“The capstone of that course is, of course, doing it with Tasteful Sensations, being able to actually show them and being a sommelier for the night, going up in front of everybody and talking about taking the culinary menu, choosing the wines, and then presenting it to the group,” Falk said.
Tasteful Sensations is the capstone event for all of the Coltivare related programs and this semester’s event is scheduled for Dec. 6. The culinary students prepare a meal, the wine marketing students pair the food with wine, and the hospitality students help run the event and serve the guests.
Along with the tasting classes, students of the wine marketing program also learn the basics of making wine and take a wine marketing class where they prepare a business idea that they build on as the semester goes on.
“Wine marketing can be simply looked at like ‘If you’re going to start a winery what do you need to do?’ But I look at it as a huge industry that you can take those concepts and principles of understanding wine and the industry as a whole and then you can go into any field that you want,” within the industry, Falk said.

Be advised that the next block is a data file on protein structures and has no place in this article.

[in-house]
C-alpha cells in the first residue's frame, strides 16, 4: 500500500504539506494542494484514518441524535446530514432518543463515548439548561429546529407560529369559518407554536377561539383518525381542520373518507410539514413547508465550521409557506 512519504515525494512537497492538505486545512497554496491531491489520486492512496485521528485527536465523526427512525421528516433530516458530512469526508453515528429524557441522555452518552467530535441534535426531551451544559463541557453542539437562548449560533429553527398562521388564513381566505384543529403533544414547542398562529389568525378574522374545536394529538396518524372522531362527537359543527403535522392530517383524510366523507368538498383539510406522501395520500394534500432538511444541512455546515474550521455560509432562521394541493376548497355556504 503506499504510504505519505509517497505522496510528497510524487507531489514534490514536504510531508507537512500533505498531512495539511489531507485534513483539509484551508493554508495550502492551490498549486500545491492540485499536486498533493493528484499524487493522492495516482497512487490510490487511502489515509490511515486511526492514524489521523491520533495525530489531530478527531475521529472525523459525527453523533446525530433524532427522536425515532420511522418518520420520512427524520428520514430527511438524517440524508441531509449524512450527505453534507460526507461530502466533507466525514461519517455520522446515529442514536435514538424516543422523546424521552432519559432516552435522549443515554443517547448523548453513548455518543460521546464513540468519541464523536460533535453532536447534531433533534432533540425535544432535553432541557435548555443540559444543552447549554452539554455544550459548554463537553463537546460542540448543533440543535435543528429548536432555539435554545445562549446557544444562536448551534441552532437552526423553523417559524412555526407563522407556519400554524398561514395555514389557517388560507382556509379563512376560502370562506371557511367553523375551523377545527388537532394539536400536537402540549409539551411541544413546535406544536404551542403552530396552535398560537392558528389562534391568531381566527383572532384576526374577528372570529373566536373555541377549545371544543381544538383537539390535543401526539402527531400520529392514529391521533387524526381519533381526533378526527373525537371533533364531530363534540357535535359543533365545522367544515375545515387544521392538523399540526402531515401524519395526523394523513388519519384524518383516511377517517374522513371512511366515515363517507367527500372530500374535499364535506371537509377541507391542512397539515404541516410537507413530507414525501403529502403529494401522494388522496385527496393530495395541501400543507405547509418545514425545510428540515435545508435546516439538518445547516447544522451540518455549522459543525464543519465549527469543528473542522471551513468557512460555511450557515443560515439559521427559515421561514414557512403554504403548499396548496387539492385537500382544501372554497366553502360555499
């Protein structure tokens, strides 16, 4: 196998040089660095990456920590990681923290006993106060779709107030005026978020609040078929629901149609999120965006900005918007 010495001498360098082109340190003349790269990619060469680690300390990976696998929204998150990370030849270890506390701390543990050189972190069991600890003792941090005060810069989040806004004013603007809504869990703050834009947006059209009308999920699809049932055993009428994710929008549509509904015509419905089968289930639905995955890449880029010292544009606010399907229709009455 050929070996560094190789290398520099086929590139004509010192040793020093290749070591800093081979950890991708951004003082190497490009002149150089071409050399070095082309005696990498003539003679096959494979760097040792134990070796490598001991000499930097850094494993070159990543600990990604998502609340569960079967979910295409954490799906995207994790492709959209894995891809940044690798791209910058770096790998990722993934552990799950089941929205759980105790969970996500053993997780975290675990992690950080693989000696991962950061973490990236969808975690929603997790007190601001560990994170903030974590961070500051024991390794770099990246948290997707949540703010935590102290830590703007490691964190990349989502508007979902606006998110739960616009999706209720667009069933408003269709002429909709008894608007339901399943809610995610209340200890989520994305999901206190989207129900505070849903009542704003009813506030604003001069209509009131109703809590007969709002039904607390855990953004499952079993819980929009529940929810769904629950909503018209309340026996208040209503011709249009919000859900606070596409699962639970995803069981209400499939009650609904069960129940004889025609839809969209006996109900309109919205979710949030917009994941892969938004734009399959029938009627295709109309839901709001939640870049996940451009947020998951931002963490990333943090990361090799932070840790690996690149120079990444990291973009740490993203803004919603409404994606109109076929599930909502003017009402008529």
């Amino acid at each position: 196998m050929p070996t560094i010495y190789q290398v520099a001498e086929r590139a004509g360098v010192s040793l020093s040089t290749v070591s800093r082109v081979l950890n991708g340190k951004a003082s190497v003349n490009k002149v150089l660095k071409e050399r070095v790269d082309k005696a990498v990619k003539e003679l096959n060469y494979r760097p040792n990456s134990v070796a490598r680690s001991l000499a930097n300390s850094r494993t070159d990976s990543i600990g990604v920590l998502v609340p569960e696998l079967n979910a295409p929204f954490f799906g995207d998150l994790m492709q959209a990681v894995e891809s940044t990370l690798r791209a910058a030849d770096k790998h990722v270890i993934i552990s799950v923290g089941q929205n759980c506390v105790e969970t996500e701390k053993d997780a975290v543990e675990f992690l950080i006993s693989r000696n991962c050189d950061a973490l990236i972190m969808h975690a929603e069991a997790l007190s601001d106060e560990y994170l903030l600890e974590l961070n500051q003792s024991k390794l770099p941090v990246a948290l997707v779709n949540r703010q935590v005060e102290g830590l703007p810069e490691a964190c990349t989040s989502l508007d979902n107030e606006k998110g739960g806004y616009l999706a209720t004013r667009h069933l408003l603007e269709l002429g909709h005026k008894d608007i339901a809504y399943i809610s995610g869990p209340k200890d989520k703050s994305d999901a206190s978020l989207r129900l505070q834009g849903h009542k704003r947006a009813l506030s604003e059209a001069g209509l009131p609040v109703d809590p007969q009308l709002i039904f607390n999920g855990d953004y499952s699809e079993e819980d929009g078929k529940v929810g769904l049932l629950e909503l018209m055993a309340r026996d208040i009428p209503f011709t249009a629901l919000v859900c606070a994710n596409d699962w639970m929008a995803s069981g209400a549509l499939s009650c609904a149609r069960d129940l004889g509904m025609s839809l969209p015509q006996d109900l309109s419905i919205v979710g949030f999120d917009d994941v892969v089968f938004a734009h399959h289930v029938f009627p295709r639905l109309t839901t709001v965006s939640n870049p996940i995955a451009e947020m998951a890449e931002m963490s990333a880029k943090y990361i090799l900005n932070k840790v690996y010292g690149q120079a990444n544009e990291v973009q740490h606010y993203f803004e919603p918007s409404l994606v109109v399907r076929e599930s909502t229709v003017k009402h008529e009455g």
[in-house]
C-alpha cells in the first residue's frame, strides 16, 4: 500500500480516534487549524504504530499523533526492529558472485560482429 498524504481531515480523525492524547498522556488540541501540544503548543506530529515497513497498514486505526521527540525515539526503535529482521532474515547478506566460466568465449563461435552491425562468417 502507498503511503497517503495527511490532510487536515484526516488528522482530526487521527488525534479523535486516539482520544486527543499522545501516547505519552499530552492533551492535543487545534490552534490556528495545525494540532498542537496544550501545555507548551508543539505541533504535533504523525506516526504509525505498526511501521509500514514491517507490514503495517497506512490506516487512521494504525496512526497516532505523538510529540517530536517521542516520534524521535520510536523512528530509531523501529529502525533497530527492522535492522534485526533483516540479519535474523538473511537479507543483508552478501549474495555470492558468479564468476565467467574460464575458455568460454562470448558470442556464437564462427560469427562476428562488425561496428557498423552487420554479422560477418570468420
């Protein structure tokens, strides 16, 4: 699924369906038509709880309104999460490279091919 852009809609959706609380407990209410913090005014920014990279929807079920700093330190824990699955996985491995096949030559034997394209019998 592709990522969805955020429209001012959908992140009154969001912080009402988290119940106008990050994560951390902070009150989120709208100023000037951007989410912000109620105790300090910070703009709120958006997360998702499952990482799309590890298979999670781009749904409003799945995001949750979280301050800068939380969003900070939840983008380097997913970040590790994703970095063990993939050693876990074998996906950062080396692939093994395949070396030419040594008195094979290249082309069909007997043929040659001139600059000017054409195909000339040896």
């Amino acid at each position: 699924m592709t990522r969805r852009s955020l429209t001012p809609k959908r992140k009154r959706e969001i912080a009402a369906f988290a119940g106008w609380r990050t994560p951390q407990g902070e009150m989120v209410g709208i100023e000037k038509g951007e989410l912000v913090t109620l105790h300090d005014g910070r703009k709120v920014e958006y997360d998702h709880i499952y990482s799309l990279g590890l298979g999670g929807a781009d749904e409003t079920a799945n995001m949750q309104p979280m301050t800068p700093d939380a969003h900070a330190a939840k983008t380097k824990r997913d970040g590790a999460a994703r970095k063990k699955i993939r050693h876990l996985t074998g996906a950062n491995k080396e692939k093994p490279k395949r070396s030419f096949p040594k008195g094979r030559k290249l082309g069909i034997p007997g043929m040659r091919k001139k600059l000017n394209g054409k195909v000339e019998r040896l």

Throughout the program, Falk has used her extensive contacts in the Finger Lakes wine industry that she has collected over 11 years to come present to the wine marketing classes on a range of subjects. Industry guests have included a winery that had recently gone through a rebranding that walked students through the process of creating a new label, and a new business that was just about to launch as it went through a SWOT (strengths, weaknesses, opportunities, and threats) assessment.
The program is lucky to be situated in an environment with so many available resources and a wine industry that’s booming. But the students are also lucky to be able to learn in a facility like Coltivare.
“It’s a dream to be able to have this kind of environment for teaching,” Falk said. “That’s what it’s designed for.”
Both she and Stafford want to see the program grow to include more education about growing beverage industries like craft beer and cider.
Recommended for you